The average sugar estate was 300 acres and as a rule of thumb you needed 1 slave per acre. In 1680 the population was split 50:50 between slaves and the rest but it went on to become a ratio of 10:1 with 20,000 slaves on the island and many of the plantation owners living in luxury back in Britain.
On all the other islands the sugar industry went downhill very fast after slaves were granted their freedom in 1834, but not so here. The law might have changed but otherwise the realities of life were the same. White people owned all the land, controlled the government and there was only one crop – so sugar production marched on, albeit with the former slaves now being paid.
At the centre of each estate, and by now there were 300 estates, would be a mini sugar factory, with a crushing machine to extract the juices from the cane, and a boiling house where the juice was converted into molasses. The first crushing machines were powered by livestock, but then came the windmills, which was a big improvement, provided there was wind. These in turn were converted to steam in the 1870s and as you travel around the island there are these pairs of a fat tower (for a windmill) and close to it, a tall chimney for the fires.
At the start of the 20th century the global sugar cane market was in serious decline, it was being outcompeted by sugar beet production. So the St Kitts plantation owners decided to modernise – instead of having 300 small factories on the 300 estates they built one central sugar factory and to connect the estates to the factory they built a narrow gauge railway.
|Double decker carriages coming round the bend at Tabernacle.|
Air conditioned carriages beneath.
This investment coincided with World War I, when lots of the land in Europe being used for sugar beet, was now a battlefield, or being used to grow wheat. As a result of modernisation and circumstance, the industry in St Kitts became profitable once more.
But by the 1970s the industry was in bad shape again and the government nationalised it – buying the land and the factory. The estate owners grumbled about the price of their land but the initiative went through and the industry limped on until the factory closed and production stopped in 2005. At the start of the 21st century the costs of production were more than double the price for which the sugar could be sold, despite the majority of the export being bought by Britain at an inflated price. The Government subsidy was an unsustainable burden on the economy.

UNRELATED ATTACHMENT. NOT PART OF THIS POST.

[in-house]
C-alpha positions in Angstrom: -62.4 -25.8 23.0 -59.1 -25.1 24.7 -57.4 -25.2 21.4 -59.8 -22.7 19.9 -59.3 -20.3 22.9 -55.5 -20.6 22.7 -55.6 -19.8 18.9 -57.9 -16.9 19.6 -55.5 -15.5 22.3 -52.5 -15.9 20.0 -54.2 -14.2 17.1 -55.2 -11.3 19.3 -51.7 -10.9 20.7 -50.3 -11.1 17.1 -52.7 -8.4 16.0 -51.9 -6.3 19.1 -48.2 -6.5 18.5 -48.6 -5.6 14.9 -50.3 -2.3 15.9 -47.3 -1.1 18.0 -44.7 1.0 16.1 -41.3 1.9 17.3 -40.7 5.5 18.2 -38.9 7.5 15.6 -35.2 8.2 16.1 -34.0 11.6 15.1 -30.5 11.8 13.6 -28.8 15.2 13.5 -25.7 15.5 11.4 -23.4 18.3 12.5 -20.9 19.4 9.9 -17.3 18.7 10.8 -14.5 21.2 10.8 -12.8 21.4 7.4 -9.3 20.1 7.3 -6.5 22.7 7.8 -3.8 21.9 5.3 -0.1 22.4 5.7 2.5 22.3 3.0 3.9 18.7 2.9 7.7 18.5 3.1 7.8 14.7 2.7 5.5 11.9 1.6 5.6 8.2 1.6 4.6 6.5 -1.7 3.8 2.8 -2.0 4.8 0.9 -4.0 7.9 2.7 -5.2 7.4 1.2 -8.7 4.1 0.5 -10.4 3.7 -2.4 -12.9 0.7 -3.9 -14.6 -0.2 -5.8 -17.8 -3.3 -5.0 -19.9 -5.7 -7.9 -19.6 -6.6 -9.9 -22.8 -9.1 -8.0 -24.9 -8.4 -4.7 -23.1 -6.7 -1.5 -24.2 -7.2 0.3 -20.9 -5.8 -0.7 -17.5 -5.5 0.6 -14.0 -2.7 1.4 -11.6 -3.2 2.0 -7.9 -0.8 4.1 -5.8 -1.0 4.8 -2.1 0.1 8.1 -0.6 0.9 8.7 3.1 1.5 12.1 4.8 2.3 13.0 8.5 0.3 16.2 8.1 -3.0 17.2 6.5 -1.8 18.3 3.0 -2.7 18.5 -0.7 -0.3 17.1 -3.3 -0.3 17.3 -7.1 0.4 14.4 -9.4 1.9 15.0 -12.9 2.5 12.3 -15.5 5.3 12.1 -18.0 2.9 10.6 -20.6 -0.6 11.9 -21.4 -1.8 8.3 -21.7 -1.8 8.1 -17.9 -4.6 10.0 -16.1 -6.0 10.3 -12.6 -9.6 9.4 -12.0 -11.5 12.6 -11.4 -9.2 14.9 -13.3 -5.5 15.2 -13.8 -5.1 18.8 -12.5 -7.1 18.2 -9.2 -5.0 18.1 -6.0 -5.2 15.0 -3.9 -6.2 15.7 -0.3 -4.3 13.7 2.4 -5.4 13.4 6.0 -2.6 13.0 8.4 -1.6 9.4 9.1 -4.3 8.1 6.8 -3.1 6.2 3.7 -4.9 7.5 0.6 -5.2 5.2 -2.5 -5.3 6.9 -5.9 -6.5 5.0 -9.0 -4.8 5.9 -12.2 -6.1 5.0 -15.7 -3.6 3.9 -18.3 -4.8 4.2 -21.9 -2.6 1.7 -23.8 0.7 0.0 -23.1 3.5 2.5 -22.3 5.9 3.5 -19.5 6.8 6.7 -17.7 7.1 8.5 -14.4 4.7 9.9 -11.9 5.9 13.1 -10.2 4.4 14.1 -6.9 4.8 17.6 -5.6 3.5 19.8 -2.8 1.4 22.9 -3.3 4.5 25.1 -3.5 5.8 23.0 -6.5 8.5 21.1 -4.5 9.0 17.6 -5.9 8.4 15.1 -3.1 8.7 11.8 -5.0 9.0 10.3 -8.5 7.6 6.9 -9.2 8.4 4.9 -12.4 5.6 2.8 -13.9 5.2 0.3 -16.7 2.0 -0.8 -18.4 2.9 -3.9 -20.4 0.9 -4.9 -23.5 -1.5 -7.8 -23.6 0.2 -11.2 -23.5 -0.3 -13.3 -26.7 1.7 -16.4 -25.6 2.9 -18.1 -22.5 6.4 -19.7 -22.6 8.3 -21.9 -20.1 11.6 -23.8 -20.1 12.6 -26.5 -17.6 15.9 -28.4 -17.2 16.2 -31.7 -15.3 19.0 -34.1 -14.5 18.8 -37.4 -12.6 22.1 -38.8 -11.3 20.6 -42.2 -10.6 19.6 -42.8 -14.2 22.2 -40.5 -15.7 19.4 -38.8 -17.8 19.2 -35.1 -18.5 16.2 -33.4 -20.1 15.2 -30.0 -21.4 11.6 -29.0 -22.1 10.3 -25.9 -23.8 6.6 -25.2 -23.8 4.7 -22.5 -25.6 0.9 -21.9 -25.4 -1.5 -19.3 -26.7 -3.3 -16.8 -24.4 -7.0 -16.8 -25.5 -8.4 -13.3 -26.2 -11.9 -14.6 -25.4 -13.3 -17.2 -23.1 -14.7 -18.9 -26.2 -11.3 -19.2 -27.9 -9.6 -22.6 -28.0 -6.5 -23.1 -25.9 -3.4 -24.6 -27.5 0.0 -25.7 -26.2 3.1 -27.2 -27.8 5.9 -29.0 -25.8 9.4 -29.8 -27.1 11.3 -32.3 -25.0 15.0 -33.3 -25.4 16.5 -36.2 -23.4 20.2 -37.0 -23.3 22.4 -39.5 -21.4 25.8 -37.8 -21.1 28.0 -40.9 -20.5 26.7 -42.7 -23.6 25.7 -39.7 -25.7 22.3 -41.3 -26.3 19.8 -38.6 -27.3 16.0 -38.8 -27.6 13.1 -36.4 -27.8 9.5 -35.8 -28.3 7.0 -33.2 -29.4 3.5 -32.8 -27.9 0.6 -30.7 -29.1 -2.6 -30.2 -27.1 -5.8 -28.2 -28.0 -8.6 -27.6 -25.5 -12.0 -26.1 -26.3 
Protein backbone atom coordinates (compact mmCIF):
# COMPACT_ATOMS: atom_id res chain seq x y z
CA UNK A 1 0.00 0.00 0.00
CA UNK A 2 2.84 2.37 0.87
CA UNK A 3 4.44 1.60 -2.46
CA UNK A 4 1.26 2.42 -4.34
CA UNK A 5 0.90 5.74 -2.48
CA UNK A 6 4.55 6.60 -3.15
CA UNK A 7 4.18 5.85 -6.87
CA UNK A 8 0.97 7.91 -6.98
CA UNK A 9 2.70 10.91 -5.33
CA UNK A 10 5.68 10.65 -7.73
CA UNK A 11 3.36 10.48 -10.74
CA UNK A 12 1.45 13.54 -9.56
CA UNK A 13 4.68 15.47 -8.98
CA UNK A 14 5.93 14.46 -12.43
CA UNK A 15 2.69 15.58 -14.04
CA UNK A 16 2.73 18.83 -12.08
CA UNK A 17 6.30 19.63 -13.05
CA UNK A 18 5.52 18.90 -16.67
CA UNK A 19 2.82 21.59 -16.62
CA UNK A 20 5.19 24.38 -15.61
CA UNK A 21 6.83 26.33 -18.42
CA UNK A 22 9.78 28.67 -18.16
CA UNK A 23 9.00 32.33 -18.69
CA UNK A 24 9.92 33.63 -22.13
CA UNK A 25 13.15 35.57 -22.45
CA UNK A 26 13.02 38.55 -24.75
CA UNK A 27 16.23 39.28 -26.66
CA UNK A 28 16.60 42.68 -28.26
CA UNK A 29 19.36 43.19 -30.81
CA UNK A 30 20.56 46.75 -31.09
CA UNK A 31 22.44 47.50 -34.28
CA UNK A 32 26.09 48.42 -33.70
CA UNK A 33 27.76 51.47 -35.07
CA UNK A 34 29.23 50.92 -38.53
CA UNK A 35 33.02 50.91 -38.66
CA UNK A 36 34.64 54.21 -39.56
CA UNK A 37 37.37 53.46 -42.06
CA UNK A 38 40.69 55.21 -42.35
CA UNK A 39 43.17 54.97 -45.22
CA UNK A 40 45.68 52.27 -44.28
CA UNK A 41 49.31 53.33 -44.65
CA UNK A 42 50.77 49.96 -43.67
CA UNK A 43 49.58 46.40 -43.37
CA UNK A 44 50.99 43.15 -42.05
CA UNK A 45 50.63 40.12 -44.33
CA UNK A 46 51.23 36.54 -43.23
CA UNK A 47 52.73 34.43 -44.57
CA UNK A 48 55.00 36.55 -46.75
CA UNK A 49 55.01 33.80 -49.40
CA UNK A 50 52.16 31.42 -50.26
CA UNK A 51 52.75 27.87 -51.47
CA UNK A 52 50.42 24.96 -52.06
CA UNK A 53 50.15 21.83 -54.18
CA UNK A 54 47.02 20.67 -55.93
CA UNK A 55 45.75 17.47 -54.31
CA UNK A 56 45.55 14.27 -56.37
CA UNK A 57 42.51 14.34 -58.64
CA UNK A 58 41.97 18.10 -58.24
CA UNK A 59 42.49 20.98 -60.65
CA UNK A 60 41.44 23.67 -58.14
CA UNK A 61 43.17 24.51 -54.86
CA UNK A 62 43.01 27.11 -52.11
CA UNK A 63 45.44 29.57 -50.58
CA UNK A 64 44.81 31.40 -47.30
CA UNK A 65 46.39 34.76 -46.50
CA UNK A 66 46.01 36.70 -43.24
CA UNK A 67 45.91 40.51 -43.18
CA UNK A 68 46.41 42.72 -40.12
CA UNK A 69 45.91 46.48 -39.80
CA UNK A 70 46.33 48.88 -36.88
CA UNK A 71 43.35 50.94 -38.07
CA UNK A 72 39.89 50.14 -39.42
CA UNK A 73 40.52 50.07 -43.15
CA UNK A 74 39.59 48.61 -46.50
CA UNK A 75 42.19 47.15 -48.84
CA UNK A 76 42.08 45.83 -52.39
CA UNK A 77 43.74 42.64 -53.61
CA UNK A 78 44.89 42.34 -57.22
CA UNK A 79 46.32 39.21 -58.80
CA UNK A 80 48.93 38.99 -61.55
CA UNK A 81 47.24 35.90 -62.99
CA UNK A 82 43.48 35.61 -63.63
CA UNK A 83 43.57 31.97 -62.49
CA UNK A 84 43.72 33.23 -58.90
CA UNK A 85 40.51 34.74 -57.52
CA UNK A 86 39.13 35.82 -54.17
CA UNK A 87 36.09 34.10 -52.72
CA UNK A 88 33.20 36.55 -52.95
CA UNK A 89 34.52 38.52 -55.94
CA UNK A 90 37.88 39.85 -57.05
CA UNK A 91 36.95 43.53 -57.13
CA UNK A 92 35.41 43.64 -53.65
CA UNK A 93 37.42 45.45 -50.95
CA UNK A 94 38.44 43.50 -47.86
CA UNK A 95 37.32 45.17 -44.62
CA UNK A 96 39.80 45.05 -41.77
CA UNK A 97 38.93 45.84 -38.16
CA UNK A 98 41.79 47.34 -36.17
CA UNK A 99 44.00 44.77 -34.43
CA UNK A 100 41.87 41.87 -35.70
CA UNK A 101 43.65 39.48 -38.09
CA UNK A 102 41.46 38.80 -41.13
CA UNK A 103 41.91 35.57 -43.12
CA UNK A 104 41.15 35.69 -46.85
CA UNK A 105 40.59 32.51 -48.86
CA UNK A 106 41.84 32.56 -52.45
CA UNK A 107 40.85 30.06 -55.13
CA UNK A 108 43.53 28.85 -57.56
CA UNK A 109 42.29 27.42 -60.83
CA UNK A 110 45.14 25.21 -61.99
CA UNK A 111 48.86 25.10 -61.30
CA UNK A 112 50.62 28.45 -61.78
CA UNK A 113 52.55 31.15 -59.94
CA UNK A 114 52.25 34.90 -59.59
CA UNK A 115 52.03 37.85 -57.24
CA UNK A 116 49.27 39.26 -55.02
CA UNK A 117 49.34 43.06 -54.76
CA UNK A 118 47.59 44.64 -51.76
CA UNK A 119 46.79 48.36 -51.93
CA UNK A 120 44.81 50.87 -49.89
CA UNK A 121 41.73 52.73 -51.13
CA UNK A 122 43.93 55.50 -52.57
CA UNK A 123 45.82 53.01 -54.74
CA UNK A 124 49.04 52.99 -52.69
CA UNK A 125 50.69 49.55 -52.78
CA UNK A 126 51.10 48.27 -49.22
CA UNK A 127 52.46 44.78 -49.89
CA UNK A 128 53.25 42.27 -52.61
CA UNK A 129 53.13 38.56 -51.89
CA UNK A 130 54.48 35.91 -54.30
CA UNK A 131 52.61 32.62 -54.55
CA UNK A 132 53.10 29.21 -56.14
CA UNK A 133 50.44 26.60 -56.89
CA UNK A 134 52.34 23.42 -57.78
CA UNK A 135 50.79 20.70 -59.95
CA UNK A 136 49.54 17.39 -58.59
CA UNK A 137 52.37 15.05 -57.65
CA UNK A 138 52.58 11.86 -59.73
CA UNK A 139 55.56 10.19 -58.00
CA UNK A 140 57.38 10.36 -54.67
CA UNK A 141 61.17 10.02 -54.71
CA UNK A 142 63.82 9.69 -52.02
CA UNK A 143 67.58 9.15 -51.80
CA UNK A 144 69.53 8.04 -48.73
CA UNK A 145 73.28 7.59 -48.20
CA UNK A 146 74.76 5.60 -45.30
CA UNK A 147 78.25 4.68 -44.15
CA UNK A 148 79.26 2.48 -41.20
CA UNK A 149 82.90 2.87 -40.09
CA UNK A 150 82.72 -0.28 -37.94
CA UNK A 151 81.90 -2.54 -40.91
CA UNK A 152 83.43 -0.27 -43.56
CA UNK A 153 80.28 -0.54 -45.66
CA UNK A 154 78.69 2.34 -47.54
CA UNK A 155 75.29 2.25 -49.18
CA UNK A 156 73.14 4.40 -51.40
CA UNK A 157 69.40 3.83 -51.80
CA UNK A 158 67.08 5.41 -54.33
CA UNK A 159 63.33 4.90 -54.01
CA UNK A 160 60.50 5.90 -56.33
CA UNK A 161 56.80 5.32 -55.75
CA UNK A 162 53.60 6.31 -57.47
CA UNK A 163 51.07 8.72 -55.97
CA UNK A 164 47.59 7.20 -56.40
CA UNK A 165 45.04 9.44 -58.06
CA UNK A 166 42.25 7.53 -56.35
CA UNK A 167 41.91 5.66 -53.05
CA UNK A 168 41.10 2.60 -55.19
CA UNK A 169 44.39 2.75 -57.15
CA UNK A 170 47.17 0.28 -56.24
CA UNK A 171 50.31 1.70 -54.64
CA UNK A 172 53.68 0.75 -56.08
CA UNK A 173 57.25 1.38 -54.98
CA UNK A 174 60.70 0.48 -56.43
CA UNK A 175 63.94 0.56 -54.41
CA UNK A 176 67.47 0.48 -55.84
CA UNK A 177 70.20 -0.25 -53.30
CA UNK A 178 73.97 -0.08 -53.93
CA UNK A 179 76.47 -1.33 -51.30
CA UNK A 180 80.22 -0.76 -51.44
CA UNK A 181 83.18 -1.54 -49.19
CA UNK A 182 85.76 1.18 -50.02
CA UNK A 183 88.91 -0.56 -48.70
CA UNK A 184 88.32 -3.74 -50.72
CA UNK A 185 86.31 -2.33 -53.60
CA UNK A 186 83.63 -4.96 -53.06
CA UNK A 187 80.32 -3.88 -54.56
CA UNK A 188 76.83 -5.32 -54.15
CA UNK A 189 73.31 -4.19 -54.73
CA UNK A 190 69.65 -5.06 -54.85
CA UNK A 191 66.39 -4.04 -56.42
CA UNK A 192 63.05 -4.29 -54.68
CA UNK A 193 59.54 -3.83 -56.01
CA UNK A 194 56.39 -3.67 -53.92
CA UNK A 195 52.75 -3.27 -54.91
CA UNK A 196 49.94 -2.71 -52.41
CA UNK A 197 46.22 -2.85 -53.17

St Kitts had been outcompeted by producers with large tracts of land which could be harvested mechanically – the rugged landscape of St Kitts meant that 80% of the sugarcane had to be cut by hand.
|A small trolley precedes the train to open the level crossings|
and a 4 x 4 follows by road to close them.
The Sugar Train rattled into the yard for the last time in 2005, that was the year when the government pulled the plug on the loss making sugar factory.
In parallel with the final years of the Sugar Train, it began its new life starting to operate as the tourist train in 2003.
Prices on heritage railways are never cheap – they cost a fortune to run – but included within a ride on the St Kitts are complimentary drinks, such as rum punch, frozen daiquiris and soft drinks. There is a tour director who provides the commentary and sometimes there is even an acapella choir!
As for the St Kitts equivalent of Harbour Station, that's called the NEEDSMUST TRAIN STATION. To find out more about the St Kitts Railway click here.